30 May 2013  Atkinson, Robert et al, Worse Than the Great Depression: What the Experts are Missing About American Manufacturing Decline, Information Technology & Innovation Foundation (www.itif.org), Washington D.C., March 2012.
Surviving, Striving and Thriving
The 21st century has been tough for U.S. manufacturers. During the 2000s, the U.S. lost 5.7 million manufacturing jobs — roughly one job in three –, a rate of decline that exceeds even that experienced during the Great Depression . The sharp decline in manufacturing jobs began well before the recent recession, although the recession did accelerate it. While there has been some mild recovery over the last year or so, the underlying downward trend continues.
For many smaller manufacturers, simply surviving remains tough. Changing focus from surviving in the present to striving for improvement is tougher still. And actually taking steps to thrive in perpetuity may seem quite a challenge. Nevertheless, tough though it may be, there is really no alternative. The global competitive environment isn’t likely to get easier.
It is useful to study what others are doing in today’s global economic situation. In fact, smaller manufacturers in some developed, high wage countries are doing quite well. Consider the Mittelstand:
The term Mittelstand refers to small and mid-sized business enterprises (SMEs) in Germany, Austria and Switzerland. The size of these SMEs quite closely corresponds to “small business” as defined by the Small Business Administration in the U.S. The Mittelstand, especially the roughly 25% of German SMEs that are engaged in manufacturing, have earned much of the credit for Germany’s economic success in recent decades and today, Europe’s present economic woes notwithstanding.
Here are some characteristics of Mittelstand firms: 
>> Almost all Mittelstand manufacturing firms are family owned (~95%) and most (>80%) are managed by their owners.
>> Most Mittelstand manufacturers are conservatively financed through equity (including retained earnings) and bank loans.
>> Due in large measure to stable management and strong balance sheet financing, Mittelstand manufacturers take a long-term approach to business.
>> Most Mittelstand manufacturers sell to other businesses, rather than to consumers. Customer relationships are deep and durable.
>> Many Mittelstand manufacturers pursue a strategy of extreme focus.  Mittelstand manufacturers succeed by dominating niche markets, often on a global scale. In 2012, the German Mittelstand featured 1,307 “hidden champions” — global market leaders. Austria’s Mittelstand added 128 and Switzerland 110. By comparison, the U.S. had 366.
>> Mittelstand manufacturers are export oriented. They grow by increasing international reach, rather than scope of product offerings.
>> Mittelstand manufacturers actively innovate. About 54% of German Mittelstand companies brought a product or process innovation to market during the period 2008 – 2010, while to European Union average was 34%. German Mittelstand R&D spending increased by 71% between 2004 and 2010, compared to +19% for large German firms.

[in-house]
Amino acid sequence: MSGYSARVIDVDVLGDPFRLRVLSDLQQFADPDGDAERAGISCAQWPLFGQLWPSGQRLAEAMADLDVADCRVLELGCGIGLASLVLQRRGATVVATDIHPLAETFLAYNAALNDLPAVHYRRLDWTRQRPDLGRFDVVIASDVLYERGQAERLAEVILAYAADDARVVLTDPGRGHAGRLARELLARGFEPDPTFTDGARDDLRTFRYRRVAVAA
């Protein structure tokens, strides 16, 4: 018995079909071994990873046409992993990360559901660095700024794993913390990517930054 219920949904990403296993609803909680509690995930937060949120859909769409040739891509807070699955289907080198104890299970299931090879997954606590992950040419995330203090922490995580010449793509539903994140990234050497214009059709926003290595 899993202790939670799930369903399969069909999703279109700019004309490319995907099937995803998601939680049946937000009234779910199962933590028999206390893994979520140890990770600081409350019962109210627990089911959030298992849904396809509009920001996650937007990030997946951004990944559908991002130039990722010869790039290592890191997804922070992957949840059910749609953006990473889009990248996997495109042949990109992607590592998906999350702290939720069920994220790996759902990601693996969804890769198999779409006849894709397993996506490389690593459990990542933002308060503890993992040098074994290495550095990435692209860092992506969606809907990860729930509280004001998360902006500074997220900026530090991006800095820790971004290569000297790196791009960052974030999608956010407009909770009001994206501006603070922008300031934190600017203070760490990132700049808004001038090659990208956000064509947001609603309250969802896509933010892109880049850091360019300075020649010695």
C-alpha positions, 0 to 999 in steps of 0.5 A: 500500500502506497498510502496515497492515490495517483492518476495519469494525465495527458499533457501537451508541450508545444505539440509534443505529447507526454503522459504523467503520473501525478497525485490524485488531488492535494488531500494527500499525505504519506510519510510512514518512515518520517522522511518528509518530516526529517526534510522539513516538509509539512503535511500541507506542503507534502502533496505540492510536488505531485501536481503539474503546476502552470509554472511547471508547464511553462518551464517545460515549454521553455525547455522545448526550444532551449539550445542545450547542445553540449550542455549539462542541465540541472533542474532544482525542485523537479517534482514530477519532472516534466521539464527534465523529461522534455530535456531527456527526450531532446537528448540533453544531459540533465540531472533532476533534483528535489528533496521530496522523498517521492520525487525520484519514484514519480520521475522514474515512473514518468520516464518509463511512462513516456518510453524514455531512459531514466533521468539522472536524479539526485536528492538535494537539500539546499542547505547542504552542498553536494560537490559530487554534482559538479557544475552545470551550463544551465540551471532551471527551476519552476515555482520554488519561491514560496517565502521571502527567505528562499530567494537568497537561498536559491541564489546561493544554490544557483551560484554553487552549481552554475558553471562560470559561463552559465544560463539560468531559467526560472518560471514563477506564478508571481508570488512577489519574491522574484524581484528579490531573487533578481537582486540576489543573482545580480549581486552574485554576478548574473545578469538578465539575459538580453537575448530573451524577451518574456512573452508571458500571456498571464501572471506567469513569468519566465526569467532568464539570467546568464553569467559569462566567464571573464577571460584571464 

>> Many Mittelstand manufacturers produce sophisticated products, notably machine tools and electrical equipment. The skills required for such work are developed through apprenticeship training. In 2010, more than 1.35 million of 1.62 million German trainees (about 80%) received their training at Mittelstand firms. Due to the success of Germany’s Mittelstand firms and the availability of apprenticeship training that leads to high paying careers, Germany (along with Austria and Switzerland) have low youth unemployment rates. Their current unemployment rate for job seekers under 25 is under 8%, while youth unemployment in Spain is over 50%, Portugal almost 40% and Greece a crushing 64% (February 2013).
For American Firms
The Mittelstand isn’t some sort of centralized organization with rules and requirements. Instead, it is a generalization of the individual choices and behaviors of thousands of independent firms. Those choices and behaviors are rooted in and nurtured by a regional culture. There are many SMEs in countries outside of Germany, Austria and Switzerland that act and behave much as Mittelstand firms do.
The Mittelstand approach works — so learn from it and use what you find useful!
Thoughtful comments and experience reports are always appreciated.
… Chuck Harrington (Chuck@JeraSustainableDevelopment.com)
P.S: Contact me when your organization is serious about pursuing Sustainability … CH
This blog and associated website (www.JeraSustainableDevelopment.com) are intended as a resource for smaller manufacturers in the pursuit of Sustainability. While editorial focus is on smaller manufacturers, all interested readers are welcome. New blog posts are published on Wednesday evenings.
 The statistical information presented here is primarily from German Mittelstand: Engine of the German Economy, a set of presentation slides by the German Federal Ministry of Economics and Technology. Available for free download at: http://www.bmwi.de/English/Redaktion/Pdf/factbook-german-mittelstand,property=pdf,bereich=bmwi2012,sprache=en,rwb=true.pdf
 “Extreme focus” is from Karan Girotra and Serguei Netessine, Extreme Focus and the Success of Germany’s Mittelstand, Harvard Business Review Blog Network, 13 February 2013. Available at: http://blogs.hbr.org/cs/2013/02/good_old_focused_strategy.html
30 May 2013
 Atkinson, Robert et al, Worse Than the Great Depression: What the Experts are Missing About American Manufacturing Decline, Information Technology & Innovation Foundation (www.itif.org), Washington D.C., March 2012.